Like 1985, this had an odd pit stop feature but this time the ESPN TV crew went head-to-head with the Brazilian TV crew with the Brazilians winning with a time of 12.91 seconds to 13.81 seconds.

Patrick Carpentier was driving for Bettenhausen Racing after beating out a Danish driver in preseason. That Dane was Tom Kristensen. He would win his first of nine 24 Hours of Le Mans overall the week prior to this race. I guess things worked out.

One thing I noticed was there were fans with umbrellas in the grandstands and I have to ask, what is the etiquette for that? There isn't a common rule that I know we universally go by. It seems like an obstruction to people behind you.

This race had Juan Pablo Montoya and Hélio Castroneves on the front row but Castroneves took the lead from the start. If drivers wanted to do this race on two stops they would have to make it to lap 32. De Ferran stopped on lap 28 with Castroneves in two laps later and Montoya the lap after that. Montoya blew the chicane on pit exit, allowing Castroneves to remain the lead. A few lap later Castroneves was out of the race after a header problem.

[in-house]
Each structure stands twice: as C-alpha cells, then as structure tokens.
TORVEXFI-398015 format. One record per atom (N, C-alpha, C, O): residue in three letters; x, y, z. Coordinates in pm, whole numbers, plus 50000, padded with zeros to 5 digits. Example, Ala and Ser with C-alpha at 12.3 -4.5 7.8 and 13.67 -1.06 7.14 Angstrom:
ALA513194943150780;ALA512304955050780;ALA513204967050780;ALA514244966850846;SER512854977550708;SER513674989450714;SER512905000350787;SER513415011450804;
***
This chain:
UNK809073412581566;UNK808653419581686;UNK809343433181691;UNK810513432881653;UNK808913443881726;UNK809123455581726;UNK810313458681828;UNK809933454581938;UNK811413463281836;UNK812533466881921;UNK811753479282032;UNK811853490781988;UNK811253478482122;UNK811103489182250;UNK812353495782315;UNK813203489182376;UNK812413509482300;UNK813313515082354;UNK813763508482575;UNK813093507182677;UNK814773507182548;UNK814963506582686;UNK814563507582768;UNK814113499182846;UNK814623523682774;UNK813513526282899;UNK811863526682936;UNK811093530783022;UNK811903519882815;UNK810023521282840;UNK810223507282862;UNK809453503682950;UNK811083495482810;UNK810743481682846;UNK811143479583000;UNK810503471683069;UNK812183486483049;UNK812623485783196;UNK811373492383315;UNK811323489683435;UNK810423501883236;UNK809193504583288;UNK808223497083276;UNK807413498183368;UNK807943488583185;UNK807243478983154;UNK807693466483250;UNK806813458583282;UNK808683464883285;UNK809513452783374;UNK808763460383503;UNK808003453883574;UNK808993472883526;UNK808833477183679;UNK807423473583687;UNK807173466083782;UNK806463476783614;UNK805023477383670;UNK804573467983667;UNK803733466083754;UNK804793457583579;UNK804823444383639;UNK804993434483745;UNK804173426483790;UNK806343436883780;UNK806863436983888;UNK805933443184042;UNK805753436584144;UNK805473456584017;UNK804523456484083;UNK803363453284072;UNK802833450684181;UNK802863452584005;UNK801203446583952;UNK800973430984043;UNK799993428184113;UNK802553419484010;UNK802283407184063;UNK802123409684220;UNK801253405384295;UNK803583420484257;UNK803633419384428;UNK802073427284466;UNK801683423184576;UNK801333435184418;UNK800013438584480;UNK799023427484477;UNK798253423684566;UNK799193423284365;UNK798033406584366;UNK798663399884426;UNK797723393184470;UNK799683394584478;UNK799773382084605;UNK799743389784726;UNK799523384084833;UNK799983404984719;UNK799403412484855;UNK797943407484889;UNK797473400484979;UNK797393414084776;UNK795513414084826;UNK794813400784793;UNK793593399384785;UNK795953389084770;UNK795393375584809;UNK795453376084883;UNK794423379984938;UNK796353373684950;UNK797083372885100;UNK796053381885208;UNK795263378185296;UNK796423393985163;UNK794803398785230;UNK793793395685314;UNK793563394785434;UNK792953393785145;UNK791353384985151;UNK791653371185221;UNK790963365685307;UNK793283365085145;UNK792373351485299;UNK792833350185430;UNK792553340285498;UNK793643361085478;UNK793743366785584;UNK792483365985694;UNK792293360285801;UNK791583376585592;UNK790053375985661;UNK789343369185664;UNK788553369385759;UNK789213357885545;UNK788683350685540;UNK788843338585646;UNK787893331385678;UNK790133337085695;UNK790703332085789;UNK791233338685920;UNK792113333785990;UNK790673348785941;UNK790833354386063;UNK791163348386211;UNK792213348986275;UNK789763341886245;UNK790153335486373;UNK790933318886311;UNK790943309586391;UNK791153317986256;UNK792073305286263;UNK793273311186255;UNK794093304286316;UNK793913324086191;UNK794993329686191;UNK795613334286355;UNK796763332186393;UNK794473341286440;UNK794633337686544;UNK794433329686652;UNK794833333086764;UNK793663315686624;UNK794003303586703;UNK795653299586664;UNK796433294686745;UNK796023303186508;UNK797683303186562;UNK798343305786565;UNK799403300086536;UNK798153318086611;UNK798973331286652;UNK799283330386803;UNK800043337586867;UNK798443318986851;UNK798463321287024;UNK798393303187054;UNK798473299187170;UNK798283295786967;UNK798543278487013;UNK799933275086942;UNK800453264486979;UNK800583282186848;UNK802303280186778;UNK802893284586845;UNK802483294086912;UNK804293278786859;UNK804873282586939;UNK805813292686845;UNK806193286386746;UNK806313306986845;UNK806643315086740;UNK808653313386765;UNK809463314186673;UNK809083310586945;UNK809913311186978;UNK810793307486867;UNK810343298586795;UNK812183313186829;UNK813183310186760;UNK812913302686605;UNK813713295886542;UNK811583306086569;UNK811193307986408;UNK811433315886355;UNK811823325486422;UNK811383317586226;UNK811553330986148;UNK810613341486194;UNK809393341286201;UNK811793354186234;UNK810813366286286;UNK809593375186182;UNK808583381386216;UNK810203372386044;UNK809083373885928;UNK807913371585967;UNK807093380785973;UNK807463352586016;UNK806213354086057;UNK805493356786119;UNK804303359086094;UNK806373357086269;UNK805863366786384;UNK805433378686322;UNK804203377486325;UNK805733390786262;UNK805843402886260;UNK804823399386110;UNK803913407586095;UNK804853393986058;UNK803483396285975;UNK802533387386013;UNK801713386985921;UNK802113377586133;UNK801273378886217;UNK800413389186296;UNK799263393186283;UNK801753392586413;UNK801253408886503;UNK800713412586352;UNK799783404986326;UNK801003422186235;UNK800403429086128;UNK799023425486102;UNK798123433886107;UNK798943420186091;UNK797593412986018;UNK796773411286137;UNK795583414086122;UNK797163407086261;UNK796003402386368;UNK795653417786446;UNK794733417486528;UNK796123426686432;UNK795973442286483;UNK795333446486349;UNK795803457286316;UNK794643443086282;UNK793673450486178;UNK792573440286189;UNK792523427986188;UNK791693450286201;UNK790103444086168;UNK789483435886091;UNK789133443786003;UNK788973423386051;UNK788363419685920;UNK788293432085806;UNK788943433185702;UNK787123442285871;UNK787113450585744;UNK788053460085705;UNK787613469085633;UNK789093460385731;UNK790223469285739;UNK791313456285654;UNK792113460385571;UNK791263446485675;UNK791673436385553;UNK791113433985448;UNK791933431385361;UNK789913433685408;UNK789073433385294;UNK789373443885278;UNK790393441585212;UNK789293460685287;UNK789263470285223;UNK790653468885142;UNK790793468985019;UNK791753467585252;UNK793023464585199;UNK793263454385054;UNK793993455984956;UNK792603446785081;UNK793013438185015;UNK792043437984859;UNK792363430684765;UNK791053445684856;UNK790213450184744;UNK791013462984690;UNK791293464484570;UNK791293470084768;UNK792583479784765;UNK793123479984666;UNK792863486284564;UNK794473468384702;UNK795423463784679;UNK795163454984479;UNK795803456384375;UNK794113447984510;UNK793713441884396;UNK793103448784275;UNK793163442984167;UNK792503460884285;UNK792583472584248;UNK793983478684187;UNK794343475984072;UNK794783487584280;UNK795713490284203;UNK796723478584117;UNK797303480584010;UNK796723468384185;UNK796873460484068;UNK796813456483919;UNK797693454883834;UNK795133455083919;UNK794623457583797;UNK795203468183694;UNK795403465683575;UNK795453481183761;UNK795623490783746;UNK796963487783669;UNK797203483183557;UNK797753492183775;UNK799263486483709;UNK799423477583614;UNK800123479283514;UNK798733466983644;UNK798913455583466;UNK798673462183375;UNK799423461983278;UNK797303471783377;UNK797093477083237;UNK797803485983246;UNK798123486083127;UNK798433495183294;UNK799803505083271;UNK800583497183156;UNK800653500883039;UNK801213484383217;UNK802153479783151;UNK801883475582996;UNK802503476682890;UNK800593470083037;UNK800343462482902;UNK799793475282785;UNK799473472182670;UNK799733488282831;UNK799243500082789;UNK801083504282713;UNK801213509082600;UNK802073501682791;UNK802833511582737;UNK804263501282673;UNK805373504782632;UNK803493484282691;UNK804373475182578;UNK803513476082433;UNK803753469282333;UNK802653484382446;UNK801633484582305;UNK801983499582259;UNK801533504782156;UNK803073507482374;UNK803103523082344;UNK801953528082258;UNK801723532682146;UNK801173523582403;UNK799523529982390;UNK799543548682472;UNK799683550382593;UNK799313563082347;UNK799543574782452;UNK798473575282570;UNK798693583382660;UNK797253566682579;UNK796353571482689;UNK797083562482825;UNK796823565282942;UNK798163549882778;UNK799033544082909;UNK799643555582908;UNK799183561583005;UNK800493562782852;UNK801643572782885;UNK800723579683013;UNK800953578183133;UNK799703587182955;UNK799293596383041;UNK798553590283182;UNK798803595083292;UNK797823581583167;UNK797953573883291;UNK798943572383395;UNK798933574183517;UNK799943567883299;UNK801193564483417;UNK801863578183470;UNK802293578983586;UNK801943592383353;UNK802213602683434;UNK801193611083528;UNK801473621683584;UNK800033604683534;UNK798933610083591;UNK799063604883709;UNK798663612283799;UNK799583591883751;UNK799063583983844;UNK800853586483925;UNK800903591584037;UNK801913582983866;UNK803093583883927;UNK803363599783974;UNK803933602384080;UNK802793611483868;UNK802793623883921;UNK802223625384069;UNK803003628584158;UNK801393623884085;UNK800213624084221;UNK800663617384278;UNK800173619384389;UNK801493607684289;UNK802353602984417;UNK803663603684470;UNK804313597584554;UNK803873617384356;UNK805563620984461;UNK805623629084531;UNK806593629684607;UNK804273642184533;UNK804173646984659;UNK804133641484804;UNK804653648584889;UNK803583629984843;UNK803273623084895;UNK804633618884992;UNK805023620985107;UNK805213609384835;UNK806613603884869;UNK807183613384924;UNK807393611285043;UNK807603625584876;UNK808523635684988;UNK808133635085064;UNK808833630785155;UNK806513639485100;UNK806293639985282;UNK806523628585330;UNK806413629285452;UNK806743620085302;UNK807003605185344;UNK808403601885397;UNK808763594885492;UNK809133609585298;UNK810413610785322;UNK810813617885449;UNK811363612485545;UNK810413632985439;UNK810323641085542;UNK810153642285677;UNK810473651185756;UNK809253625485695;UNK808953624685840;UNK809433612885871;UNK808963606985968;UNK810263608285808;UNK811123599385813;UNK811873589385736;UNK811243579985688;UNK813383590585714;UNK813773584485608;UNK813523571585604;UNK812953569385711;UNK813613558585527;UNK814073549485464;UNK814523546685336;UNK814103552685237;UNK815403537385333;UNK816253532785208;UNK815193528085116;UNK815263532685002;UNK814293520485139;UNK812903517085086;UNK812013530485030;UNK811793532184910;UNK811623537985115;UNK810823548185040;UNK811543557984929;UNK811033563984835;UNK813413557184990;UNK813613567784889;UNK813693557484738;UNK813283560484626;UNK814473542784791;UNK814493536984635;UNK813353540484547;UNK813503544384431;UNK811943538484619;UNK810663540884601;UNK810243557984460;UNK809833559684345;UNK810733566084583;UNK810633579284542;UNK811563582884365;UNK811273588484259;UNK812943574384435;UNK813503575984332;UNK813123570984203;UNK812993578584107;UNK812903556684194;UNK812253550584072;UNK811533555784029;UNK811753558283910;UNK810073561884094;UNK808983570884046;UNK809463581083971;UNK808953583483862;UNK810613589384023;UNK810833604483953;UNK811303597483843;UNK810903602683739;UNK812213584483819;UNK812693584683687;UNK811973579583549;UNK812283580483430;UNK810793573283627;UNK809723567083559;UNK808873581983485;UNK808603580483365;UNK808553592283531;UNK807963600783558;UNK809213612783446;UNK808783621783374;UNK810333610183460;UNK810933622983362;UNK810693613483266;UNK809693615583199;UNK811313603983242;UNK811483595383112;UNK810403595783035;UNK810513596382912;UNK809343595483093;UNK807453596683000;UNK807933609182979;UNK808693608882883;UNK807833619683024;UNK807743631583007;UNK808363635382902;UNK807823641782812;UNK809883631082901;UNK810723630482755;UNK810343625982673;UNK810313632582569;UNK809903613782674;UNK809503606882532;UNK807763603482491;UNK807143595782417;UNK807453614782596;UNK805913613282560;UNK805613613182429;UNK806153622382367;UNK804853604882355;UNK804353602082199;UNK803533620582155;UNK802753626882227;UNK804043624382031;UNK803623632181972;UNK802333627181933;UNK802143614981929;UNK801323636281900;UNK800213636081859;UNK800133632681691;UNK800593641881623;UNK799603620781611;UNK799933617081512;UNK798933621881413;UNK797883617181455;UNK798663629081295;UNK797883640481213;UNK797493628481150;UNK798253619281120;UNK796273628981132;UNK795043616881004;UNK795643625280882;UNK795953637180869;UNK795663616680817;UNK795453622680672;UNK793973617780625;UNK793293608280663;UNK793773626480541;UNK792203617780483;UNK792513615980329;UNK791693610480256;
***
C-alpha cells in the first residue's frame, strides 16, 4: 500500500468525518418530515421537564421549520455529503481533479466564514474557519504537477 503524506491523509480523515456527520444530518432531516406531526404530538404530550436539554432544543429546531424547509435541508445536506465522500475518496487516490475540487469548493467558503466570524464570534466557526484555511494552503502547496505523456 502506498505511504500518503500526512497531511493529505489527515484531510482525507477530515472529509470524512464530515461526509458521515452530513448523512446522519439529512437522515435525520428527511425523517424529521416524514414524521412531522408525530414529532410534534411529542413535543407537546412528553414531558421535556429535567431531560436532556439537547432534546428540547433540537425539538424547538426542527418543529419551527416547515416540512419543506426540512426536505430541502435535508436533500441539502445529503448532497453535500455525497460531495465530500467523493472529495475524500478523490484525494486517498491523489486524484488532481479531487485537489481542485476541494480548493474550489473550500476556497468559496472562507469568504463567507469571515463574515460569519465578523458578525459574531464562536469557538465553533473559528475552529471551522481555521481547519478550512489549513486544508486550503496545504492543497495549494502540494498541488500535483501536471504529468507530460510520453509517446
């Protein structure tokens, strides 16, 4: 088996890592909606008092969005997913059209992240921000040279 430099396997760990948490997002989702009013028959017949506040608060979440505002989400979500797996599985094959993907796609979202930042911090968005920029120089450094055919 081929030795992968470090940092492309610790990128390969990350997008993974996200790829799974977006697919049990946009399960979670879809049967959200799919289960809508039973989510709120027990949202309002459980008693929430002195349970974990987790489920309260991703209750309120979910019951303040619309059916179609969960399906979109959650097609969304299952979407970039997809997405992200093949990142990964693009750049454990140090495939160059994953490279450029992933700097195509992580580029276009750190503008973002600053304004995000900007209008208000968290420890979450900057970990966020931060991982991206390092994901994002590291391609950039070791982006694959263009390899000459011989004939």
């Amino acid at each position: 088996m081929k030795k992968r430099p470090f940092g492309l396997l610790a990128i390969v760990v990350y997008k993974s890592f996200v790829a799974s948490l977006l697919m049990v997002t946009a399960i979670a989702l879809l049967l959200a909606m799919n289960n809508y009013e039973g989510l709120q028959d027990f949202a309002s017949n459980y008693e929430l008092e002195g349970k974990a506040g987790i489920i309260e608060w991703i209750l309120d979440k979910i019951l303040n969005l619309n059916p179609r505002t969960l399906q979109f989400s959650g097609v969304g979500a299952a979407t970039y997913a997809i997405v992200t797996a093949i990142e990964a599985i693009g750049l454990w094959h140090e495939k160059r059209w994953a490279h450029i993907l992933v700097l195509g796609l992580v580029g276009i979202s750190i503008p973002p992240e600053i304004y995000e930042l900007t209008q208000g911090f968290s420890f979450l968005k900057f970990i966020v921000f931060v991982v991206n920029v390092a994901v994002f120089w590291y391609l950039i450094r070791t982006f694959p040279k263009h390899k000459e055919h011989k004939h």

On the restart, Montoya spun coming to the green but was allowed to be second because the green flag had never come out and he would get the position back from de Ferran when the race restarted. The Brazilian started saving fuel with both stopping before a caution for P.J. Jones. De Ferran and Tracy would get out ahead of Montoya, who had a slow change on the left front.

De Ferran started running a second faster than Montoya as he tried to build a gap for a splash and go. Everyone was else was conversing. The expected pit delta necessary was 35 seconds and he had a 24.9-second margin over Montoya with ten to go. With nine to go he stopped and came out with Montoya still exiting the final corner as he spent only 22 seconds on pit lane for the splash and go.